Software's consistent inconsistency

A couple of years ago, before Microsoft coughed up the hair ball it calls Internet Explorer 4.0, I used this space to question whether a Web browser would truly be wonderful as a universal interface. Now the returns are in, and the answer: not yet.

Back then I cited Ralph Waldo Emerson on the foolish consistency he called "the hobgoblin of little minds". Alas, Microsoft continues to stumble over hobgoblins big and small, including one in particular: the idea that the interface for online interactions should match the interface for local ones.

Its initial mistake in this regard was the Microsoft Network, which mimicked Windows 95 right down to the file-and-folder scheme. That turned out to be a dumb idea, because clicking a file that lives at the end of a slow dial-up connection evokes a far slower response than clicking a file on your hard drive. After you accidentally keep opening the same remote file because you can't tell if anything is happening when you click, you realise that differences in response times call for different approaches.

What did Microsoft learn from its MSN experience? Not much. The Win 98-meets-IE 4.0 interface tries to make everything look like an HTML page, whether it's online or local. That seems consistent at first, but the uniformity is only skin deep. "Everything" in the local world amounts mostly to icons and labels of files and folders. That's a poor substitute for what you get on the Web: the contents of files and folders. Global file viewers would let us see what's inside the icons, but Microsoft's conformity czars didn't bother to supply them.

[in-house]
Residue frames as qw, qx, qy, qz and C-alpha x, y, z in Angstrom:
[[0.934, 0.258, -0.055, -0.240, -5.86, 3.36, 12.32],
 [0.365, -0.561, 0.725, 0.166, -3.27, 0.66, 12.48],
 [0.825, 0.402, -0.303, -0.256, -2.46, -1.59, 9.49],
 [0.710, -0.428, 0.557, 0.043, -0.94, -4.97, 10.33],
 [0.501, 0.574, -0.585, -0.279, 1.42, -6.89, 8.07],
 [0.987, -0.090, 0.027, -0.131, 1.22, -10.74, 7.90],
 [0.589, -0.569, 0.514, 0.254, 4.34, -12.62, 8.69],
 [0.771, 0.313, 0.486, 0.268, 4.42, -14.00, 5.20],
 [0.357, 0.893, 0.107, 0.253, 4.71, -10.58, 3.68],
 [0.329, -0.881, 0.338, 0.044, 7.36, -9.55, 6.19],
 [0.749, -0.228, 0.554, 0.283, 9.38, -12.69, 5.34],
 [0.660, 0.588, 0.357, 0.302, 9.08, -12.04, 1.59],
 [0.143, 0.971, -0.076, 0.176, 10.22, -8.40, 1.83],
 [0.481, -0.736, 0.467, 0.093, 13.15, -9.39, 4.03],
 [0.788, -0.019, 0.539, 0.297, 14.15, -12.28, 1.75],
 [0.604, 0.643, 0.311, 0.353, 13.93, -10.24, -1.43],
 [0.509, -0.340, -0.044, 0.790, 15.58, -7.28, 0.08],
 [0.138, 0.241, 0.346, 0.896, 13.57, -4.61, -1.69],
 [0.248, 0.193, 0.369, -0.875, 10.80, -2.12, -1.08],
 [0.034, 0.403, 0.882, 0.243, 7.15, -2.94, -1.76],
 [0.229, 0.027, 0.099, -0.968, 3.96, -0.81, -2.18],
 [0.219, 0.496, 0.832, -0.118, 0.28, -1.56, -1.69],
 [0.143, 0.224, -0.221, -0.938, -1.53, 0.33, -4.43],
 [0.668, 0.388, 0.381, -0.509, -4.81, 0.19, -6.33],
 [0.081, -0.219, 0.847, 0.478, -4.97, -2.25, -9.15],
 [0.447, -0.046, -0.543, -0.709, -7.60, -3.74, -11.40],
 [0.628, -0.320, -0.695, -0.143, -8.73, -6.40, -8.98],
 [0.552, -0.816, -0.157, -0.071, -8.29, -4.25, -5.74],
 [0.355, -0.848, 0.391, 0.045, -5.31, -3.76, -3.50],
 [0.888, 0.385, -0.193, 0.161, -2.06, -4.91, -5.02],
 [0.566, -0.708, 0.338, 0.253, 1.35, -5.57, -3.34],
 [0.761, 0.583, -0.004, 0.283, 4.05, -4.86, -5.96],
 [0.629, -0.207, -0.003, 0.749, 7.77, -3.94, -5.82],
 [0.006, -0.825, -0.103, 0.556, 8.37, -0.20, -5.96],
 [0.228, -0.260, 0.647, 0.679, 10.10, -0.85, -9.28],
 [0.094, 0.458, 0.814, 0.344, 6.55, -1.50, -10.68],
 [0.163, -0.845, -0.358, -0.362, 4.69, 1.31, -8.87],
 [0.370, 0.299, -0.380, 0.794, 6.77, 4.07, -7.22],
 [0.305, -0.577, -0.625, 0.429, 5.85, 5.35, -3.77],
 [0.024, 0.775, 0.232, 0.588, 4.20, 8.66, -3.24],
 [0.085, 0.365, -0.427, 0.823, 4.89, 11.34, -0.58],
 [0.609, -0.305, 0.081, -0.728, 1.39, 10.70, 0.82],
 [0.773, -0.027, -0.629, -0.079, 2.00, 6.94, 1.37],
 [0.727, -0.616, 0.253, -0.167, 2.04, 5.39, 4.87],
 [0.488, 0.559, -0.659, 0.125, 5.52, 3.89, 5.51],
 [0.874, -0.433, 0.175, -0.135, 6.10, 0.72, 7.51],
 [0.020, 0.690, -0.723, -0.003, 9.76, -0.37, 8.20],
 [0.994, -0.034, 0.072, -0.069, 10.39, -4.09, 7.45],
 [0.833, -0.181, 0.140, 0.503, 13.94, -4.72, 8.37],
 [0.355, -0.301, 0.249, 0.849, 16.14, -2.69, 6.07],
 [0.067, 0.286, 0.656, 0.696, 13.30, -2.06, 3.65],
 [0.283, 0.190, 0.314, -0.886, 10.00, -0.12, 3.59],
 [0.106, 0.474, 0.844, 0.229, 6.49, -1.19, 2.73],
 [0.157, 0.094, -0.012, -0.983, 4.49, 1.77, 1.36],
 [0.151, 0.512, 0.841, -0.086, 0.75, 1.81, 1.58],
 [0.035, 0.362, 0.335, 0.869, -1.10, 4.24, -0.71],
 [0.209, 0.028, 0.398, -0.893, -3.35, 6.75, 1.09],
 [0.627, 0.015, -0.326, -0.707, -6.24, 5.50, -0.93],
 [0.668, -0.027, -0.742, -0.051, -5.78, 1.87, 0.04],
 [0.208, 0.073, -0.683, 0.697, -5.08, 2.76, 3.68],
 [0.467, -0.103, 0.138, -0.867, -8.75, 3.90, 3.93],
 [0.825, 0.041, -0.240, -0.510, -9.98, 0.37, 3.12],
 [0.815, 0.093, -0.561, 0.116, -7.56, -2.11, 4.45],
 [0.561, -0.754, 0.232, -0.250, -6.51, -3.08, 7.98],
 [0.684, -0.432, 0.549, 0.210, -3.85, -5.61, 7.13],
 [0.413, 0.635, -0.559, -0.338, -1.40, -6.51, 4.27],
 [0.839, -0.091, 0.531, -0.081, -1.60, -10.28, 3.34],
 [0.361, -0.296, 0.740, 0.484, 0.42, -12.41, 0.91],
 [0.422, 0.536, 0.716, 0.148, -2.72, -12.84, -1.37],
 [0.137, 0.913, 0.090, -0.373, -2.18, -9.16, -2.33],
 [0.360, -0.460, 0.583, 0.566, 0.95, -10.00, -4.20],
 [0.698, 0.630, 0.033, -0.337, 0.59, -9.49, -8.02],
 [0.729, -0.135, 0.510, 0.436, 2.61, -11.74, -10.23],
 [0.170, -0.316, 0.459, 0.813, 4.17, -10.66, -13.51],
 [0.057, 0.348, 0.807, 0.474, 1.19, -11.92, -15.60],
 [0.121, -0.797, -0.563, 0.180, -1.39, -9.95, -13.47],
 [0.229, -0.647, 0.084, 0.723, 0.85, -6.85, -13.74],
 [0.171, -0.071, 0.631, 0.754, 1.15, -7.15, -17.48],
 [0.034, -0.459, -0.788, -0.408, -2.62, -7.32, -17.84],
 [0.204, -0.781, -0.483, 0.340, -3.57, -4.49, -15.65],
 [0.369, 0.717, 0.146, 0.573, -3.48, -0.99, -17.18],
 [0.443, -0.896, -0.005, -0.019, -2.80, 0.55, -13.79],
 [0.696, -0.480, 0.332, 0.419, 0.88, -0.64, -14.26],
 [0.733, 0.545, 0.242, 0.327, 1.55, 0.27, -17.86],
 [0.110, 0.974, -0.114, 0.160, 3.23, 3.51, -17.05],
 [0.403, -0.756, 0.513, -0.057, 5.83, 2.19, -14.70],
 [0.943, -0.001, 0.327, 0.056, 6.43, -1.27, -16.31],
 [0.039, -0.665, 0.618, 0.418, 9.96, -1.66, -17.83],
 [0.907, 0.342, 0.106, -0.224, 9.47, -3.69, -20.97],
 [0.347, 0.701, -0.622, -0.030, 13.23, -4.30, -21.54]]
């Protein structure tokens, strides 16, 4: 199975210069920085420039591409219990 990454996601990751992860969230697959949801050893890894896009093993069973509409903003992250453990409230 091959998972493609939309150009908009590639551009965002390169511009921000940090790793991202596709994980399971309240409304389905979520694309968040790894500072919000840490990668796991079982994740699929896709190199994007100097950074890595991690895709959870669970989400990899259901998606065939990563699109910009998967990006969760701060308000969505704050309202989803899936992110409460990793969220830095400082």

Then there's the single-click interface. Microsoft lifted it from Web browsers and briefly touted it as the One True Way. But in Windows 98, Gates and company chickened out and made single-clicking optional, in part because users who had already learned how to double-click discovered that a single-click interface is a pain when it comes to things like selecting groups of files.

Besides, Microsoft didn't make single-clicking truly consistent. Even if you select it as your method of choice in Windows 98, it doesn't apply to application dialogues like Save As and Open. The result: the decision to double-click or single-click hinges on the question, "Where am I?"

Single-click-but-only-sometimes isn't easy to explain to new users, and it turns routine operations into confusing ones.

Those application dialogues themselves are models of inconsistency. Even though IE 4.0 and Win 98 modify them to include smooth scrolling, their windows remain among the few in Windows that you can't resize. You can still sort files so that the most recent ones appear at the top of the list, but you can't see all the details at once. Why can't we resize these boxes? Foolish inconsistency.

For a model of foolish consistency, take the way IE 4.0 handles bookmarks. Instead of treating them separately the way its predecessors did, it lists them intermingled with the "favorites" folders you've set up for your files. Integrated Web and file browsing may be a noble goal, but here it wastes screen space and gets in your way when all you want is to get at a particular bookmark. It's consistent, alright -- and annoying.

And how about inconsistency from one release to another? I loved the history folder Microsoft introduced in version 2 of Internet Explorer. Despite some quirks, it made reconstructing and revisiting recent Web paths simple, because you could sort it by date, title or URL.

IE 4.0 "improved" the history folder by changing it into a bar that can be sorted in one goofy way: chronologically, then alphabetically and hierarchically within each day. That's rarely useful. The inconsistencies don't stop there. An epic could be written on the anomalies in Office applications, like the many ways in which Excel and Word work differently for no good reason.

Here as elsewhere we get both foolish consistency and foolish inconsistency, instead of the appropriate consistency. At least we get them consistently.

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